12 Ways to Be a Great Parent (and Grandparent)
Parenting is pretty scary sometimes. Grandparenting not quite so much, but it still has its moments. (More about that in future blogs!)
After all, kids hear pretty much everything you say, even if you don’t think so. And, they watch basically everything that you do, even if you’re unaware. And, then they model everything they hear and see, even if you wish it weren’t so.
And, once they can talk, the questions begin. Much of the time you aren’t sure what the answer is, or even if there is an answer–at least, an answer you want to tell them.
But, believe it or not, our parenting and even our grandparenting reflect back to us how we relate to and love ourselves. The more we love ourselves, the freer we are to love others.
So, even if you’re not parenting or grandparenting at the moment, this blog is still for you. We are going to use it to love ourselves to wellness. To connect ourselves more with each other. That means less judgment and more acceptance. Less fear and more love.
Not only do I encourage you to utilize the suggestions in it as you parent and grandparent your own children and grandchildren, but as you parent and grandparent yourself, for we are never too old for a little more loving-kindness.
And loving-kindness for ourselves and others will heal our hearts and transform our health, one step at a time.
So here goes: 12 Ways to be a Great Parent (and Grandparent)
- Love Yourself: you can’t love a child with selfless abandonment if you are too needy for love yourself. Remember you are loved infinitesimally by your Creator just as you are. And, so is your child. That’s your starting point every day. Love without reservation or exception.
- See the world from your child’s perspective: put yourself in your child’s shoes as often as you can. Remember what it was like when you were a child and an adult did not do that. How did you feel? Likely not too happy.
- Listen a lot; talk a lot less. Your opinion is never as important as your child’s, at least not at first. Give your child the respect to hear him out. Listen without distractions such as TV, internet, and texting. Look your child directly in the eye and LISTEN with your whole body to what she is saying. Then, respond as appropriate, remembering less is more.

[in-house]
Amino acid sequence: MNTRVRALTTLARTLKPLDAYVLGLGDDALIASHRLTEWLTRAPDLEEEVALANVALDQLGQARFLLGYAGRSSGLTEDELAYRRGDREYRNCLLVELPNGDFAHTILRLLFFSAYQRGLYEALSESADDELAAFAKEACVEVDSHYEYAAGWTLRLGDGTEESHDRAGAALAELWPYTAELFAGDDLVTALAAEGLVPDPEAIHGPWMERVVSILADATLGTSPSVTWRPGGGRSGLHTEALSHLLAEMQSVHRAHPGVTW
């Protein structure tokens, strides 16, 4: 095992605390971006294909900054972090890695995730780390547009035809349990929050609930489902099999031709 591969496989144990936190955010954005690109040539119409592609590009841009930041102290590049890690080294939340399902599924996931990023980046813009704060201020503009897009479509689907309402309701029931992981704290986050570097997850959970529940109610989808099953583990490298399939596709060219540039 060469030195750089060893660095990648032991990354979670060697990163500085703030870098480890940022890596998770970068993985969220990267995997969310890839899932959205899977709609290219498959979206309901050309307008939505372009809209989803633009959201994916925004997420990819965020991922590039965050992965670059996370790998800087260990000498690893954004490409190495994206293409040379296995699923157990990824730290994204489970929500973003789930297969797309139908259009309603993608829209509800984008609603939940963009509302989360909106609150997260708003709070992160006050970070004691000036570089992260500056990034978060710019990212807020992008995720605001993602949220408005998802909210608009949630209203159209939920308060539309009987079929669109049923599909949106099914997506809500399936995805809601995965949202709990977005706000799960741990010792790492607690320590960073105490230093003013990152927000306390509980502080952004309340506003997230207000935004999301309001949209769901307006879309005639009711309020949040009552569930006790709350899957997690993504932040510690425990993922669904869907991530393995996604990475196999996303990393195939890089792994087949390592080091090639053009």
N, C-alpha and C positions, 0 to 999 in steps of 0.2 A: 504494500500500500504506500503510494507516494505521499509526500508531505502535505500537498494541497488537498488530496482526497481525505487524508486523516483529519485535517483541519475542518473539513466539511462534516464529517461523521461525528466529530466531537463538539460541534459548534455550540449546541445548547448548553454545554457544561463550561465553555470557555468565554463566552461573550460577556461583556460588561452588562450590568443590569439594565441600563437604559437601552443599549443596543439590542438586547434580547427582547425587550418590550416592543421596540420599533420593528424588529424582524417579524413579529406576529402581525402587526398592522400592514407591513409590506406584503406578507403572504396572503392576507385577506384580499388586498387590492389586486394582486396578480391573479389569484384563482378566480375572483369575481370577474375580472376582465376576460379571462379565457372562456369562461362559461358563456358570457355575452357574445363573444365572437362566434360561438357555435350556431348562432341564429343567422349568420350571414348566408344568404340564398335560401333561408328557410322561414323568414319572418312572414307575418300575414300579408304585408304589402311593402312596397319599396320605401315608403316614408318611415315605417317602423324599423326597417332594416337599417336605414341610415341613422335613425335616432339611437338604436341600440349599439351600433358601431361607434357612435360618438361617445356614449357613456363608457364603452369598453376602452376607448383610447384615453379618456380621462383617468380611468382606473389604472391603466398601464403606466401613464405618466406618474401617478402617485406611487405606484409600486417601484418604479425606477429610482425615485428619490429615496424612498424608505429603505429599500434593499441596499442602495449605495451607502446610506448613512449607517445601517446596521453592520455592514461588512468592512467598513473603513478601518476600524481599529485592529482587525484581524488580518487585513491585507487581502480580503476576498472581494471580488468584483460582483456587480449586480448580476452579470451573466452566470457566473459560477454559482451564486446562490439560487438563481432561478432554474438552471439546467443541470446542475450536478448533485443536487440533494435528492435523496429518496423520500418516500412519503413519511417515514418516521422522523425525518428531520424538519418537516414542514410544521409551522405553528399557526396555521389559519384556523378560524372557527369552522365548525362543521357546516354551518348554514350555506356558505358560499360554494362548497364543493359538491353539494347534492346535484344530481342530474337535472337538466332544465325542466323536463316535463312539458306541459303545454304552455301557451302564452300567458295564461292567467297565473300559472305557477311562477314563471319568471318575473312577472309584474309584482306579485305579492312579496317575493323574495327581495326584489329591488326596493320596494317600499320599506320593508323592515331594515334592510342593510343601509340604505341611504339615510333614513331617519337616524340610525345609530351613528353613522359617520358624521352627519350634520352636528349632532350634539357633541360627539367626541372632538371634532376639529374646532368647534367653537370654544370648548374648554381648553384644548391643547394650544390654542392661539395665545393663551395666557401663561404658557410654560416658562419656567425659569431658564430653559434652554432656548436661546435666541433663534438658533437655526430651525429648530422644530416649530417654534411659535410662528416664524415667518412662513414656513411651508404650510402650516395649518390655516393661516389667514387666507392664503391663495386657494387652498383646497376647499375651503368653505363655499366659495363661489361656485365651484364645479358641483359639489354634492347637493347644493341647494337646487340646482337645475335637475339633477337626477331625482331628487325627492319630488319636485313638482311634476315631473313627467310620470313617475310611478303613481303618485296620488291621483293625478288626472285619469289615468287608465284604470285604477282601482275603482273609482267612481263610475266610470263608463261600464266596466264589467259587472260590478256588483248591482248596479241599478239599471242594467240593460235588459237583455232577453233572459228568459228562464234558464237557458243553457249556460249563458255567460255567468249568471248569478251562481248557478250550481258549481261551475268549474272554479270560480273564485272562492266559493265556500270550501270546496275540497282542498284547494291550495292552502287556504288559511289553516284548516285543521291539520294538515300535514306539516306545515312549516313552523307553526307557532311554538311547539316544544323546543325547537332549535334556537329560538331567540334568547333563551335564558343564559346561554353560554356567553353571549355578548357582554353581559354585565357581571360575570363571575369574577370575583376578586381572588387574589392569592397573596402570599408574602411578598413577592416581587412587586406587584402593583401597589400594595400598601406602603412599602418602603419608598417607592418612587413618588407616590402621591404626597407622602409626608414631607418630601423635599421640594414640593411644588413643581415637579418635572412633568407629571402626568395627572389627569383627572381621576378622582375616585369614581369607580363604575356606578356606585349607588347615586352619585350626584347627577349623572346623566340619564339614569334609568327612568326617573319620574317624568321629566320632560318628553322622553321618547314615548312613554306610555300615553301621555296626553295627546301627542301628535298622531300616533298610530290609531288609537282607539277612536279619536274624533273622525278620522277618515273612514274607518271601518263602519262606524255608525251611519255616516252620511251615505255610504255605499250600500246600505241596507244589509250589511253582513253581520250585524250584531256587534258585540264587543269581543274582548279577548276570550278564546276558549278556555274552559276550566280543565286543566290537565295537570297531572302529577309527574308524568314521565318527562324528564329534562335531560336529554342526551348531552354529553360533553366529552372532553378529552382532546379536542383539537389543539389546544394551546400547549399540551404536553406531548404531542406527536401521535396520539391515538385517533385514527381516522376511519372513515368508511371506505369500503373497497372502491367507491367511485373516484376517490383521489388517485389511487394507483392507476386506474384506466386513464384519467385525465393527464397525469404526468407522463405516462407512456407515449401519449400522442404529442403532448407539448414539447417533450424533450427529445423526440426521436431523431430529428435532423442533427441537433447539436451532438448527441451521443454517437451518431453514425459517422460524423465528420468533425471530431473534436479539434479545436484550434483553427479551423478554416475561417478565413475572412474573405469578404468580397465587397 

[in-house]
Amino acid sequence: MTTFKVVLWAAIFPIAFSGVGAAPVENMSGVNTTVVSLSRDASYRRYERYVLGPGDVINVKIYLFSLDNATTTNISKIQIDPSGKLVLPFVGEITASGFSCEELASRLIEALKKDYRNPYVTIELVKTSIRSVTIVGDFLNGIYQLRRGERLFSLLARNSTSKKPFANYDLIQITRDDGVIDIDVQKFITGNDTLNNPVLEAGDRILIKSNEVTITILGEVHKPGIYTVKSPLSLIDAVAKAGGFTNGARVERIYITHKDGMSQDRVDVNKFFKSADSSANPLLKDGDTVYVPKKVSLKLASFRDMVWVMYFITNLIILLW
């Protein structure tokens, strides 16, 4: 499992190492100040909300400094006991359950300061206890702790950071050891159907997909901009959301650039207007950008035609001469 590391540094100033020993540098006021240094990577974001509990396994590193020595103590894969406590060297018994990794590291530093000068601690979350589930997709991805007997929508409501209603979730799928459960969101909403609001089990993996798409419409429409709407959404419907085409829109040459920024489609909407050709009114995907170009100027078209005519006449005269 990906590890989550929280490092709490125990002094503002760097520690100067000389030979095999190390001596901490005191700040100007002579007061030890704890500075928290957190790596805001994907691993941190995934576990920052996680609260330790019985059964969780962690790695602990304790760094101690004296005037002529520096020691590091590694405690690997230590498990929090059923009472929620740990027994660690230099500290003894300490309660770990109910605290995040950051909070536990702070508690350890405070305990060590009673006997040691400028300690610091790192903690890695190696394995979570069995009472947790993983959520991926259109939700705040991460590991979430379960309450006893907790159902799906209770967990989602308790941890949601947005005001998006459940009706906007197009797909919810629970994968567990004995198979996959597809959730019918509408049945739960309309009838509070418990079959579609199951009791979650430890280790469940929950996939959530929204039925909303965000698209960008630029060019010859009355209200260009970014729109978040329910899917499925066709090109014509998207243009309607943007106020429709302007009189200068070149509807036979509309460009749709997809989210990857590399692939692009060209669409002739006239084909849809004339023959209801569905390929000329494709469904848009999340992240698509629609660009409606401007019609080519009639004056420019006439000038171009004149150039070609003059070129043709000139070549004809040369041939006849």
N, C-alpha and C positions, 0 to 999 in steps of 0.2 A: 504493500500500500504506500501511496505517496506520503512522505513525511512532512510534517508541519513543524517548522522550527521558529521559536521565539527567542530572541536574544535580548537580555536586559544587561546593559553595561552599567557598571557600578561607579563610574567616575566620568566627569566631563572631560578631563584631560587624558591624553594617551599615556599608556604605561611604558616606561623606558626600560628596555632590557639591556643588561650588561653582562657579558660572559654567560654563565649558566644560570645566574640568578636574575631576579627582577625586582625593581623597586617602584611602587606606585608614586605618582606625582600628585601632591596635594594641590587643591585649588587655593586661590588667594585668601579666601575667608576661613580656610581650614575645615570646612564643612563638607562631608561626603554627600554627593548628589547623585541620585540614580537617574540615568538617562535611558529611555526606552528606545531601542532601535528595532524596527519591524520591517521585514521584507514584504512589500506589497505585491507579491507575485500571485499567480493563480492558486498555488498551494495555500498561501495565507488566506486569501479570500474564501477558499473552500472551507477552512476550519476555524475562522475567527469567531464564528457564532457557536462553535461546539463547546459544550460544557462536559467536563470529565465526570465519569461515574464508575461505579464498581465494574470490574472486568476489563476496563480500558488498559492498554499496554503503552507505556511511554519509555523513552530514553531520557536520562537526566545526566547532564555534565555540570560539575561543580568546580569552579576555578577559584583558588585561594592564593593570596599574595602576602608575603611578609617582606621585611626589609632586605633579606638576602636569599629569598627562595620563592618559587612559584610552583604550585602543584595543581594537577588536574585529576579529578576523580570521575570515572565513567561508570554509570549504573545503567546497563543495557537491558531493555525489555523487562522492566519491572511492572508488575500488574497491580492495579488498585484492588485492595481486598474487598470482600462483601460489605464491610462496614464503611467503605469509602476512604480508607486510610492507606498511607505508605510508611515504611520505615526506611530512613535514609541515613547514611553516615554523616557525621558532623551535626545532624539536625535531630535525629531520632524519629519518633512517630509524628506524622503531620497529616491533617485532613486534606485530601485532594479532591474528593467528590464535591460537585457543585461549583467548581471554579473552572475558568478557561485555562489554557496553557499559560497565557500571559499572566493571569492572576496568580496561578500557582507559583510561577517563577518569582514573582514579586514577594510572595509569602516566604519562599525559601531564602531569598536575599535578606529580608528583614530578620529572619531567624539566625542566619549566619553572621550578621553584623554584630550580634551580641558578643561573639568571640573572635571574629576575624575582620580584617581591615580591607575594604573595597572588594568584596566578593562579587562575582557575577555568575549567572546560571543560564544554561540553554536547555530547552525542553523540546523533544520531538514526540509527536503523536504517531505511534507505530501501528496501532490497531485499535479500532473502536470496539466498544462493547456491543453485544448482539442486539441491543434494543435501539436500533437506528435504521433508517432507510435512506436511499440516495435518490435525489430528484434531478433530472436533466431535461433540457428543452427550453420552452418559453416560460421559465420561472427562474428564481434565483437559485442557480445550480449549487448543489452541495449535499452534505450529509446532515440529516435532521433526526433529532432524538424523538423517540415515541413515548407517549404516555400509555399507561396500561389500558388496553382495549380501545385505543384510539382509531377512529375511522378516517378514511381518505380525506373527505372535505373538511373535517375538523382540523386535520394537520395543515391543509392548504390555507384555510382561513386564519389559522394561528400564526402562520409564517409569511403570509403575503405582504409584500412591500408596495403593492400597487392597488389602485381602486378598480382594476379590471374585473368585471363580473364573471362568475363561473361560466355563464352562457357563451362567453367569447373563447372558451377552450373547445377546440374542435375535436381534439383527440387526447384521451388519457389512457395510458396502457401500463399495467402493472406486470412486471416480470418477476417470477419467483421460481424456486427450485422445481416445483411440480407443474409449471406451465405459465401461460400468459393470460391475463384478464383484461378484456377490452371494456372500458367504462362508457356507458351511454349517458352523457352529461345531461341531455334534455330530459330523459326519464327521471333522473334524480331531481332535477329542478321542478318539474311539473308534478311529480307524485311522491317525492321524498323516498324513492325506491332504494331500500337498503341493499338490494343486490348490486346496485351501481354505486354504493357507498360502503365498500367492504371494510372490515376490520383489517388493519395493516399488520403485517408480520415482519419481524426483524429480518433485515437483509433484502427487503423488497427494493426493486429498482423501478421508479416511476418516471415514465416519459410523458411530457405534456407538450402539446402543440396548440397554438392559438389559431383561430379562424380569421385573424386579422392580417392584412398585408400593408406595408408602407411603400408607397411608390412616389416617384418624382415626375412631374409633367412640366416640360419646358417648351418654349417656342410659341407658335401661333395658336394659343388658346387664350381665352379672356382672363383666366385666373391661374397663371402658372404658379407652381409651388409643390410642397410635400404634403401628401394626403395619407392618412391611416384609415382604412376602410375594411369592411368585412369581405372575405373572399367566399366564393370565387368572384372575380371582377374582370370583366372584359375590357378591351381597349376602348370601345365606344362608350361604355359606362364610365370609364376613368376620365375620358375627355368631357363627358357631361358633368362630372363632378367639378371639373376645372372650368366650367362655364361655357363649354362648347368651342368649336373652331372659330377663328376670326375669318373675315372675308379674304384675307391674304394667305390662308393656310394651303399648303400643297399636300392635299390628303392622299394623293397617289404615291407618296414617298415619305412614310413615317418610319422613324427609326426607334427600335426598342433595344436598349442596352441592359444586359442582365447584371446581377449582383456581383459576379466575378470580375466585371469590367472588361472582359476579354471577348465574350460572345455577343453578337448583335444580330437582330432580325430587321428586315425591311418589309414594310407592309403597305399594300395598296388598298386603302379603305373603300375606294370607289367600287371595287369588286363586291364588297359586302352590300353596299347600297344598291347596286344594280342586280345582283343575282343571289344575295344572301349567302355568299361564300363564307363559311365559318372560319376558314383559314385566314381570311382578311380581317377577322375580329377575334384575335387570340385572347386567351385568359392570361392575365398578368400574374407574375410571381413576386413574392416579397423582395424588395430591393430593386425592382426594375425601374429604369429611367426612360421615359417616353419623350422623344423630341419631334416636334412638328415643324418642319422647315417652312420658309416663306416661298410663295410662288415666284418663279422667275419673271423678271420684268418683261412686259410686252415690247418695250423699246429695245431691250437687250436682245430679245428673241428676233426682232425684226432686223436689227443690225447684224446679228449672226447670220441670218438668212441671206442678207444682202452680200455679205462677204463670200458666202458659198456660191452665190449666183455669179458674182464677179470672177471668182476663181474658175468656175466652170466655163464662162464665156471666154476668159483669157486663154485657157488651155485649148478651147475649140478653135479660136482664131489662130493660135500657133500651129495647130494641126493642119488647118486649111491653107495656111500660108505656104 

- Lighten up; laugh whenever you can. Children laugh somewhere around 300 times daily. Adults laugh more like 30 times daily. What happened to us along the way that we lost our fun?! Laugh, laugh, and laugh some more.
- Give your child a spiritual center. That means consistently modeling your spiritual values. Start with daily family devotions and weekly worship. Show your child that quiet time daily is important by doing it yourself. Remember, talk is cheap but actions speak.
- Teach and model empathy. Help your child to put himself in the shoes of another hurting person. Talk about ways to show more loving-kindness to others. And, then model that loving-kindness first at home and then in your daily encounters with others. Remember, your child is watching and then acting upon what you do.
- Help your child to value her uniqueness as a beloved child of the Creator. There is no one else like us. We have special jobs to do on this earth that utilize our beautiful personalities and gifts. Comparing ourselves with others just brings all of us down. Love the way that you “dance,” and teach your child the same through the uplifting words that you speak over yourself and him.
- Build your child’s self-esteem through unabashed praise. We all thrive on loving encouragement. Praise even the smallest accomplishments of your child. Don’t miss an opportunity to praise yourself and her.
- Major on the majors, not on the minors of life. Let most stuff go; it’s not important. Life is too short to be in a constant fuss. Focus truly on what is important: lovingly nurturing our minds, bodies and souls. If you remember this, you can figure it out as you go along.
- Show your child how to re-center in stressful moments. That means you have to re-center first. Meditation, prayer and positive words are good starts. Find what works and then do it–with your child.
- Admit when you don’t live up to your highest self. Apologize. Ask for forgiveness. And then, vow to make more mindful choices in the future. If you do this, your child will learn to do the same.
- Love, love, love. Sacrificially. Fully. Deeply. Without apology. Be demonstrative with physical affection. Say “I love you” often. Love does make the world go ‘round, in all the right ways.
What other things have you found important in your parenting and grandparenting? Please share them below.